BETHESDA, MdA new National Cancer Institute report lays out a
decade-long research plan aimed at answering major questions in
The report, Conquering Colorectal Cancer: A Blue Print for the
Future, by NCIs Colorectal Cancer Progress Review Group emerged
from a meeting during which some 180 participants assessed what is
known about colorectal cancer and made recommendations for improving
the research effort against the disease.
The report consists of two sets of recommendations, one aimed at
priority scientific questions and the other at overarching and
Priority Scientific Questions
1. Biology. The report identified two high-priority areas for
investigation: defining the biologic controls for the development of
normal and abnormal colo-rectal epithelial development and defining
the pathways of progression of colorectal neoplasia.
2. Etiology. The report emphasized three etiology research
priorities. First, population-based epidemiologic studies that link
genetic polymorphisms, diet and lifestyle variables, and endogenous
factors with the molecular characteristics of colorectal cancer.
Second, validation of early and intermediate biomarkers of exposure
to environmental influences and genetic polymorphisms.
Third, the resequencing of single nucleotide polymorphism-containing
genes involved in carcinogen or hormone metabolism, DNA repair, cell
growth control, and immune response, and assessment of their
functional polymorphisms in molecular epidemiologic studies in
diverse ethnic populations using high-throughput genotyping methods.
3. Prevention. The report gave priority to defining pathways
for nutritional and chemopreven-tive intervention; validating in
human trials the usefulness of surrogate endpoint biomarkers
identified in animal models; and initiating studies of combined
lifestyle and chemopreventive interventions.
4. Early detection and diagnosis. The report gave priority
status to three areas: research into strategies to effectively
implement current recommended methods of early detection; rigorous
clinical evaluation of promising markers and modalities before their
widespread use; and development of new markers and modalities and
improvement in current methods.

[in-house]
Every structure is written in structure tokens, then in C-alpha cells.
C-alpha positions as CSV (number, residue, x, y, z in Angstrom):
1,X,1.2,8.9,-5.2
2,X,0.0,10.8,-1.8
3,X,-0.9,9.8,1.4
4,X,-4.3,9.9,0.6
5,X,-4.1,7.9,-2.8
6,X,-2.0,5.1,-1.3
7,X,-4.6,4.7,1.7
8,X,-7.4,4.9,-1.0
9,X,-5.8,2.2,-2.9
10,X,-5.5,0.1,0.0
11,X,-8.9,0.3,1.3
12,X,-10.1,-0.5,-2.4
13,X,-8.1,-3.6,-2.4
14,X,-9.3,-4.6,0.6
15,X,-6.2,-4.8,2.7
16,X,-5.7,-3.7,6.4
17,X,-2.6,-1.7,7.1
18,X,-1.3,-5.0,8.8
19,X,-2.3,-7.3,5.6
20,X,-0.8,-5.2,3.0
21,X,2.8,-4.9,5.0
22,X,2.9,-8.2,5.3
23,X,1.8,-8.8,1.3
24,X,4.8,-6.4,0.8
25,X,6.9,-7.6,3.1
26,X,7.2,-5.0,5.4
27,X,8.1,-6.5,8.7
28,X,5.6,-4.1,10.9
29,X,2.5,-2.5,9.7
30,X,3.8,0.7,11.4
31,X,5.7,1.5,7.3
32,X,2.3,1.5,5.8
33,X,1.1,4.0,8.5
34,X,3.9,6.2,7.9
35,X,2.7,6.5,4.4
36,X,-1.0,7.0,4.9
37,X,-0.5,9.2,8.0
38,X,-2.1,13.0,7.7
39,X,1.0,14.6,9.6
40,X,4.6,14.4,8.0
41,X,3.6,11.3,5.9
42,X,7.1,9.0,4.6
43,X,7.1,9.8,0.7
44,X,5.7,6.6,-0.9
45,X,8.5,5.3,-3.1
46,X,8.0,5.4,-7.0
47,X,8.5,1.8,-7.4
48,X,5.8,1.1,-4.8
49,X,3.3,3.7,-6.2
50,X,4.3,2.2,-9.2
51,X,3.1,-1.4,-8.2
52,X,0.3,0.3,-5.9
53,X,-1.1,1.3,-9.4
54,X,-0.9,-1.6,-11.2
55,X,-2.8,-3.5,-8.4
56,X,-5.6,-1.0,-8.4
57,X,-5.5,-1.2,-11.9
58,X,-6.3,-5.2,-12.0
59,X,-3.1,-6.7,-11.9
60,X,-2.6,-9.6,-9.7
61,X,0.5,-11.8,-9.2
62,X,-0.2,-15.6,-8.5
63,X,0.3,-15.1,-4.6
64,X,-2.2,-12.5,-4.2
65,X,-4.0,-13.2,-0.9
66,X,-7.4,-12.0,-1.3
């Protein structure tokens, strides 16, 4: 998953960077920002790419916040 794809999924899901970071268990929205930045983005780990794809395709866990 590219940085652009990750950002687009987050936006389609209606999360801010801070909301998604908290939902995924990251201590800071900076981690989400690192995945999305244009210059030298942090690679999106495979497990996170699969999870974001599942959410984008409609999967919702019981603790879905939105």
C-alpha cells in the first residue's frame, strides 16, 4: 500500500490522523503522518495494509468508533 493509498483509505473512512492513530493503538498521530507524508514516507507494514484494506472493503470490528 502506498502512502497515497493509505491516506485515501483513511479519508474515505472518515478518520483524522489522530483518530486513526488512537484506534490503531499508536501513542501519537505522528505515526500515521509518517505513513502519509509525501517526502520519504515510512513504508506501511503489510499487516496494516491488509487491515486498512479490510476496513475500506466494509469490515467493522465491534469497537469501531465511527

5. Treatment and prognosis. The report recommended fostering
uniform delivery of accepted treatments and development of new
regimens for locoregional disease. It also urged expediting new drug
development by identifying intermediate endpoints and surrogate
markers of response. Finally, it sought the comprehensive
characterization of biologic features of both host and cancer to
discover new indicators of prognosis.
6. Cancer control and survivorship. Research should include
studies to identify the best standards of follow-up care after
successful treatment, with a focus on which tests give the most
information about important outcomes such as resectability, survival,
cost, and psychosocial distress.
Researchers need to find ways to identify people at risk of adverse
psychological distress, investigate whether psychosocial factors
affect compliance, and assess the effectiveness of colorectal cancer
screening, prevention, and treatment in the elderly and special populations.
Overarching and Resources Issues
The reports recommendations with regard to overarching
and resources issues include:
1. Genetics. Identify genes that predispose to colorectal
cancer; determine how genetic screening and interventions affect
morbidity, quality of life, and mortality in order to address
counseling issues; and determine whether specific tumor genetic
subtypes exist and how this knowledge can be used to improve drug
development, intervention selection, and prognosis assessment.
2. Environment and lifestyle. Integrate observational
screening and interven-tional approaches into future studies; improve
assessment and characterization of lifestyle and environmental
factors; and improve the biologic coherence of studies by assessing
genetic and environmental factors in studies of the etiology and
pathogenesis of colorectal cancer.
3. Imaging. Apply functional and molecular imaging in
screening, surveillance, and treatment strategies to enhance
monitoring of chemopreventive and chemotherapeutic response; advance
colorectal screening, staging, and surveillance by refining existing
imaging technologies and developing new ones; and rapidly assess the
benefits and risks of emerging imaging technologies.
4. Behavioral and health services. Develop models and methods
that relate to the efficacy, effectiveness, and cost-effectiveness of
intervention strategies, and characterize variations in patterns of
colorectal cancer prevention, screening, diagnostic evaluation, and
Develop and evaluate strategies to improve access to screening,
diagnostic evaluation, treatment, and clinical trials, and increase
participation in clinical trials.
Provide greater interaction among the NCI, the FDA, pharmaceutical
and biotechnology companies, physicians, and patient advocacy groups
in order to foster innovative approaches to drug discovery and